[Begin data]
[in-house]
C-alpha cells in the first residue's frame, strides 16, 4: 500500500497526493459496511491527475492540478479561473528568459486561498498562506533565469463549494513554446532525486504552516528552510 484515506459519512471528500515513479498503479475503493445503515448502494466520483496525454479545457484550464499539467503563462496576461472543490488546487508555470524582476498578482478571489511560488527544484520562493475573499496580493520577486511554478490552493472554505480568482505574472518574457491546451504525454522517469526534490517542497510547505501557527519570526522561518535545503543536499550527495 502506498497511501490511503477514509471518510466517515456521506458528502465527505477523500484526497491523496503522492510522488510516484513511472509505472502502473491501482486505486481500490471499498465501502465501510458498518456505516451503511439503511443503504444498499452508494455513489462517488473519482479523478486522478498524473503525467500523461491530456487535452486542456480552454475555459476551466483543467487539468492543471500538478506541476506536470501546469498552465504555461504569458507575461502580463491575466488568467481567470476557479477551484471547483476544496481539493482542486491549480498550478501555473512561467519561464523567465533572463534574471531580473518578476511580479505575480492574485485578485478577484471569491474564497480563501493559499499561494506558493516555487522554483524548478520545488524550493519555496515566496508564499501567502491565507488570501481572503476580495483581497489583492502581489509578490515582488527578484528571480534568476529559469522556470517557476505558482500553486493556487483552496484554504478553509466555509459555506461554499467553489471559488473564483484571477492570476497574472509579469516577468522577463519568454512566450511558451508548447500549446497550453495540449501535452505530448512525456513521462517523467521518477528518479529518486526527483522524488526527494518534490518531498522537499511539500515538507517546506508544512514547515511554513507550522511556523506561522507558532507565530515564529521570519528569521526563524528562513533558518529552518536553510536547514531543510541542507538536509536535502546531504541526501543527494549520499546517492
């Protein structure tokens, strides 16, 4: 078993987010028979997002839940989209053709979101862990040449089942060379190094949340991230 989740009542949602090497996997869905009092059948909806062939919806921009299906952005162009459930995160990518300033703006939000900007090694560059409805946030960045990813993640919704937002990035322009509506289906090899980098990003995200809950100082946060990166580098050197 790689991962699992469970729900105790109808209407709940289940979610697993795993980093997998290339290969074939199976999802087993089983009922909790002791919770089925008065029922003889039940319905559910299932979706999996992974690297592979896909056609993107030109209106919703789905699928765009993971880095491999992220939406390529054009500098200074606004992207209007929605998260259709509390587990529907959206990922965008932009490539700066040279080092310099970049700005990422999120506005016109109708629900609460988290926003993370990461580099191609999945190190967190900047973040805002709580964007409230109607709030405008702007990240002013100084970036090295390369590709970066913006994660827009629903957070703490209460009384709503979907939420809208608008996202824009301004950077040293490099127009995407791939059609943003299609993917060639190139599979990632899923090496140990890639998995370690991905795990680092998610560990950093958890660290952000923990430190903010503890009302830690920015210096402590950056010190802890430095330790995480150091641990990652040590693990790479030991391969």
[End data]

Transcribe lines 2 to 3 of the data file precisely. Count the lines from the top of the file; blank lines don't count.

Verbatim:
C-alpha cells in the first residue's frame, strides 16, 4: 500500500497526493459496511491527475492540478479561473528568459486561498498562506533565469463549494513554446532525486504552516528552510 484515506459519512471528500515513479498503479475503493445503515448502494466520483496525454479545457484550464499539467503563462496576461472543490488546487508555470524582476498578482478571489511560488527544484520562493475573499496580493520577486511554478490552493472554505480568482505574472518574457491546451504525454522517469526534490517542497510547505501557527519570526522561518535545503543536499550527495 502506498497511501490511503477514509471518510466517515456521506458528502465527505477523500484526497491523496503522492510522488510516484513511472509505472502502473491501482486505486481500490471499498465501502465501510458498518456505516451503511439503511443503504444498499452508494455513489462517488473519482479523478486522478498524473503525467500523461491530456487535452486542456480552454475555459476551466483543467487539468492543471500538478506541476506536470501546469498552465504555461504569458507575461502580463491575466488568467481567470476557479477551484471547483476544496481539493482542486491549480498550478501555473512561467519561464523567465533572463534574471531580473518578476511580479505575480492574485485578485478577484471569491474564497480563501493559499499561494506558493516555487522554483524548478520545488524550493519555496515566496508564499501567502491565507488570501481572503476580495483581497489583492502581489509578490515582488527578484528571480534568476529559469522556470517557476505558482500553486493556487483552496484554504478553509466555509459555506461554499467553489471559488473564483484571477492570476497574472509579469516577468522577463519568454512566450511558451508548447500549446497550453495540449501535452505530448512525456513521462517523467521518477528518479529518486526527483522524488526527494518534490518531498522537499511539500515538507517546506508544512514547515511554513507550522511556523506561522507558532507565530515564529521570519528569521526563524528562513533558518529552518536553510536547514531543510541542507538536509536535502546531504541526501543527494549520499546517492
């Protein structure tokens, strides 16, 4: 078993987010028979997002839940989209053709979101862990040449089942060379190094949340991230 989740009542949602090497996997869905009092059948909806062939919806921009299906952005162009459930995160990518300033703006939000900007090694560059409805946030960045990813993640919704937002990035322009509506289906090899980098990003995200809950100082946060990166580098050197 790689991962699992469970729900105790109808209407709940289940979610697993795993980093997998290339290969074939199976999802087993089983009922909790002791919770089925008065029922003889039940319905559910299932979706999996992974690297592979896909056609993107030109209106919703789905699928765009993971880095491999992220939406390529054009500098200074606004992207209007929605998260259709509390587990529907959206990922965008932009490539700066040279080092310099970049700005990422999120506005016109109708629900609460988290926003993370990461580099191609999945190190967190900047973040805002709580964007409230109607709030405008702007990240002013100084970036090295390369590709970066913006994660827009629903957070703490209460009384709503979907939420809208608008996202824009301004950077040293490099127009995407791939059609943003299609993917060639190139599979990632899923090496140990890639998995370690991905795990680092998610560990950093958890660290952000923990430190903010503890009302830690920015210096402590950056010190802890430095330790995480150091641990990652040590693990790479030991391969």